Current Affairs

Seattle lawyers issue complaint against anti-marriage equality groups

Christopher Brocklebank August 17, 2012
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A Seattle law firm has filed a complaint against two anti-marriage equality groups for not declaring the source of their funding.

The firm, Davis Wright Tremaine, made the complaint that Preserve Marriage Washington and the National Organization of Marriage had violated state law by not disclosing the source of their money and how they spend in their campaigns to repeal the Pacific Northwest state’s marriage equality law.

According to Jerry Cornfield in the Heraldnet, the complaint, which is 188 pages in length, claims the National Organization of Marriage need to register as an out-of-state political committee and say where the money is coming from that’s enabling them to oppose Referendum 74 on the November ballot.

Mr Cornfield wrote that the complaint also alleges the group is violating campaign spending rules by not listing expenses for the services of several people, including high-priced strategist Frank Schubert.

The complaint also alleges that Preserve Marriage Washington has ignored state law by not declaring expenditures for key campaign staff, including manager Joseph Backholm, who also is executive director of the Family Policy Institute of Washington.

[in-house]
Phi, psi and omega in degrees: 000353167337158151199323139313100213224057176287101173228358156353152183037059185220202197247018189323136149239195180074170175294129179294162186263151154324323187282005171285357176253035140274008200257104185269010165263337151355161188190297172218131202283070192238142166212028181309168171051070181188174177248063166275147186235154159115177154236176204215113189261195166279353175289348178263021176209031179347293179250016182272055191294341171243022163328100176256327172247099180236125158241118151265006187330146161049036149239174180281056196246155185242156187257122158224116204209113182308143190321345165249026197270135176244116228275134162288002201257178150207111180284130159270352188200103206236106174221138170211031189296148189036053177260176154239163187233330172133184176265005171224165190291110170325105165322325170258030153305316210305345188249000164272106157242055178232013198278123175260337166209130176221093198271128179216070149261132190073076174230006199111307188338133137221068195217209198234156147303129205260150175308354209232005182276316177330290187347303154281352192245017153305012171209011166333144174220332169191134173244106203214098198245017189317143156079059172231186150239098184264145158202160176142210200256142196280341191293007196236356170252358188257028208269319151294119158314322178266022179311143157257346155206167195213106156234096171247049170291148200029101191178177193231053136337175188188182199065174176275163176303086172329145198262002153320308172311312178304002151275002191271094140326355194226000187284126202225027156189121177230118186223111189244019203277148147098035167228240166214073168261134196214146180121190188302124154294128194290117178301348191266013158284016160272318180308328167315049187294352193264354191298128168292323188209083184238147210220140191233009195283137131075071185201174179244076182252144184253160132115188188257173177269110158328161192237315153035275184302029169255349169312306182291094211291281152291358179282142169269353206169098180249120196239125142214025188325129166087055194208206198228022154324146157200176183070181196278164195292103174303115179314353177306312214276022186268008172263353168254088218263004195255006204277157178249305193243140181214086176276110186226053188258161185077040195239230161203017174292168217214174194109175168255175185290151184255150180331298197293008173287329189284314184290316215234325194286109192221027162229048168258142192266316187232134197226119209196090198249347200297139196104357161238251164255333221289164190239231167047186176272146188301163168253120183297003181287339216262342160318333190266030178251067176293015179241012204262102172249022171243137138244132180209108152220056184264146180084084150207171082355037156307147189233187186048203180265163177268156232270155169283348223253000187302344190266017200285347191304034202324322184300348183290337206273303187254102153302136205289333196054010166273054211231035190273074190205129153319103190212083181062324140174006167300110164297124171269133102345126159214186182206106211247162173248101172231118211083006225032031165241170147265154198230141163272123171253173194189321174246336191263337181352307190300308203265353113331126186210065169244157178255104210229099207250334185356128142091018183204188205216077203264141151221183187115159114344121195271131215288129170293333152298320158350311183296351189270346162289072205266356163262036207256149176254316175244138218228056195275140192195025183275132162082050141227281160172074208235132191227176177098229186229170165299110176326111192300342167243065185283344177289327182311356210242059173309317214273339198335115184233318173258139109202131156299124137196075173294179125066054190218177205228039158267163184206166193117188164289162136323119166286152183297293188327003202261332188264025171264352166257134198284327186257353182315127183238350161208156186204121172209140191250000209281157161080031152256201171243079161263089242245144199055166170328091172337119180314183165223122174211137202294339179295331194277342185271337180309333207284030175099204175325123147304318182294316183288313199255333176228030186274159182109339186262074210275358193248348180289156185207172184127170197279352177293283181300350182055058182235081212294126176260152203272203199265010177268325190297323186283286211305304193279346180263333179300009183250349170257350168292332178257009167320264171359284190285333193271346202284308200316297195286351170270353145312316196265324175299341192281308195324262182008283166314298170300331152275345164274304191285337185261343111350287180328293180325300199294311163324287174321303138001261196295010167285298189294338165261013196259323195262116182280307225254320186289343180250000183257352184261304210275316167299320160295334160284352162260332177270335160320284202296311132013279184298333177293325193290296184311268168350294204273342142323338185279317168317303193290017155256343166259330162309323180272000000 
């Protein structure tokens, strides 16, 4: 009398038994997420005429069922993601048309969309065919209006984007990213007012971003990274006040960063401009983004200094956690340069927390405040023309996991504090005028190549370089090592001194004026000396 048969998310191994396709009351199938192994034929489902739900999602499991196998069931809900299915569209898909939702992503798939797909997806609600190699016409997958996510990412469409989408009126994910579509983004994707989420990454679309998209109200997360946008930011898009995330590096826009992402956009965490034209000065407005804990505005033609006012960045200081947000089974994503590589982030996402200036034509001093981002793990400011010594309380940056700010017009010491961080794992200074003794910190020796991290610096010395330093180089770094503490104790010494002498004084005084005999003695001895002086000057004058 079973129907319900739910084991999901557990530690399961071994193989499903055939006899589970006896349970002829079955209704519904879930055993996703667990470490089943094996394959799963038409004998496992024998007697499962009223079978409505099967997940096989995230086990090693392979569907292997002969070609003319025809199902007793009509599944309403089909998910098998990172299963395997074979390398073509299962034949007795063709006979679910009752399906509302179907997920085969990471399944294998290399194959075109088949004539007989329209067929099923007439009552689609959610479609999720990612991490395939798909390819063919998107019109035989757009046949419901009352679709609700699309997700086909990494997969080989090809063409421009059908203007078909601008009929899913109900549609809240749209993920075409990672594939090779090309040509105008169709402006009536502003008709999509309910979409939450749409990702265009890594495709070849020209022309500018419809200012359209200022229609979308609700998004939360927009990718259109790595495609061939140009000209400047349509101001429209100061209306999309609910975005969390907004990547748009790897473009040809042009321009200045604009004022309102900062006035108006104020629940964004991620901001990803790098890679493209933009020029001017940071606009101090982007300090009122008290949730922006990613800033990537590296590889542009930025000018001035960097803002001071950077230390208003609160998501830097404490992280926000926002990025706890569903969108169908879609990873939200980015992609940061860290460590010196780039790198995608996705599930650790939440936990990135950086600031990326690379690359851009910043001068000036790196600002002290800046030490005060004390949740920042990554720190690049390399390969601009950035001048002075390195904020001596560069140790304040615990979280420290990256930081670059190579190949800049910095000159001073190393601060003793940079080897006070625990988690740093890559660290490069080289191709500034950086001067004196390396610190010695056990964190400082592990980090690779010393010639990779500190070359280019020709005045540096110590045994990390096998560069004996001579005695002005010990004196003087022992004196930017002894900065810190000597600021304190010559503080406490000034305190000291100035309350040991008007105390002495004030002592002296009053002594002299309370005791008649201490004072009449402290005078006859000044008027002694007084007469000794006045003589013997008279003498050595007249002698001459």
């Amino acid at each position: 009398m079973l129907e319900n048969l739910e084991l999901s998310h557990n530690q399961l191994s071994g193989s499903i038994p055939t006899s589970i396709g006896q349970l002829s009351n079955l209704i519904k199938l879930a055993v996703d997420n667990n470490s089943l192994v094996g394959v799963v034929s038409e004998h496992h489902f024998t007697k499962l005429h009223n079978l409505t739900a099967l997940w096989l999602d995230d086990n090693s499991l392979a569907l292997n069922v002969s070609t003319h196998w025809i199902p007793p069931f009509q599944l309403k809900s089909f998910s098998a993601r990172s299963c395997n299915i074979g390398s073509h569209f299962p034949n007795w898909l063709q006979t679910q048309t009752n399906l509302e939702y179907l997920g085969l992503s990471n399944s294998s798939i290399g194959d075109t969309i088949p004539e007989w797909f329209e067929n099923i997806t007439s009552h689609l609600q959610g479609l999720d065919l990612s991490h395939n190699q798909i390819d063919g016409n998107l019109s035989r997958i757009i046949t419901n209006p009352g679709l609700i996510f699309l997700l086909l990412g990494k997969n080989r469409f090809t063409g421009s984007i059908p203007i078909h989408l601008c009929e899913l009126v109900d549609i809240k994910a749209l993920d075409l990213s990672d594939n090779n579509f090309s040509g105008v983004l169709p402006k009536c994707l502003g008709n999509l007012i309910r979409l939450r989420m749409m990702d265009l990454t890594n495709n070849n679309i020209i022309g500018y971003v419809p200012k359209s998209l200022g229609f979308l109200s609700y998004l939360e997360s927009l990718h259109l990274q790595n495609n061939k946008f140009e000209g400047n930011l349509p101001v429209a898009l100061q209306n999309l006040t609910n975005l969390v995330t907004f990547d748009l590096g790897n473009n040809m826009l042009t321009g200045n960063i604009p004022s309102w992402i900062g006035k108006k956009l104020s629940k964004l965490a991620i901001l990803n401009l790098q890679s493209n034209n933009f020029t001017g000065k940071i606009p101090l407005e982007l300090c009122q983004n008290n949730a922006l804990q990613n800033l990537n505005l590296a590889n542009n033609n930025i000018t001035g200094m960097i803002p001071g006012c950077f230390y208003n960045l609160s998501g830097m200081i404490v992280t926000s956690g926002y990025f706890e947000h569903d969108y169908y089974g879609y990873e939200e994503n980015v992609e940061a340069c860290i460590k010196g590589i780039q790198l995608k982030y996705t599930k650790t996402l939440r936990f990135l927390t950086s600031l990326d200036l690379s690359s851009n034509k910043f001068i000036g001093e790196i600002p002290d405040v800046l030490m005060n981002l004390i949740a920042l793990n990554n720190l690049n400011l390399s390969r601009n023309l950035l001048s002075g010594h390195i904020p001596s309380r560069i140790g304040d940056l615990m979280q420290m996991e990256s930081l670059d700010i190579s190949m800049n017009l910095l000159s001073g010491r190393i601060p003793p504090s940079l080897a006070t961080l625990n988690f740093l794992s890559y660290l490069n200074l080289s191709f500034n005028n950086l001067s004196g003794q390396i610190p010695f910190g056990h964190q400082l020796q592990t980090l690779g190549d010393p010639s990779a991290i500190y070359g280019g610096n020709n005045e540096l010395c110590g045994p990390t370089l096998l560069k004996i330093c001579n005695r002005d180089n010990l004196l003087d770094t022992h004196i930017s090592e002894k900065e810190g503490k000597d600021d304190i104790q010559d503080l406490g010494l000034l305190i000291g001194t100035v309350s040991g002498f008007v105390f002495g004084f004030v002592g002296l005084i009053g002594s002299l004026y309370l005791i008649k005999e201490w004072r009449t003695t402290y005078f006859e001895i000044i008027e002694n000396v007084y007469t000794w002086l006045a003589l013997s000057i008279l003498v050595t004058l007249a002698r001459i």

Mr Cornfield said he had contacted Mr Backholm for a reaction.

The complaint concludes: “Washington State has one of the strongest histories of openness and transparency in politics of any state in the country. I urge the PDC to hold Preserve Marriage Washington accountable for flouting that tradition and failing to be honest with the citizenry.”

Washington United for Marriage, a state group who are pro-marriage equality, denied involvement with the complaint.
Speaking to Heraldnet, Washington United for Marriage spokesman Andy Grow said: “We had nothing to do with this, but it’s not surprising. NOM has a history of ignoring state finance reporting laws and is still tied up in litigation challenging Maine’s disclosure requirements going back to that 2009 marriage battle.

“At a minimum, it would certainly serve all voters if the Public Disclosure Commission makes sure everyone is playing by the rules, including NOM and Preserve Marriage Washington.”

This is not the first time NOM have come under scrutiny – they were investigated for fraud in 2009.


Related topics: Americas, US

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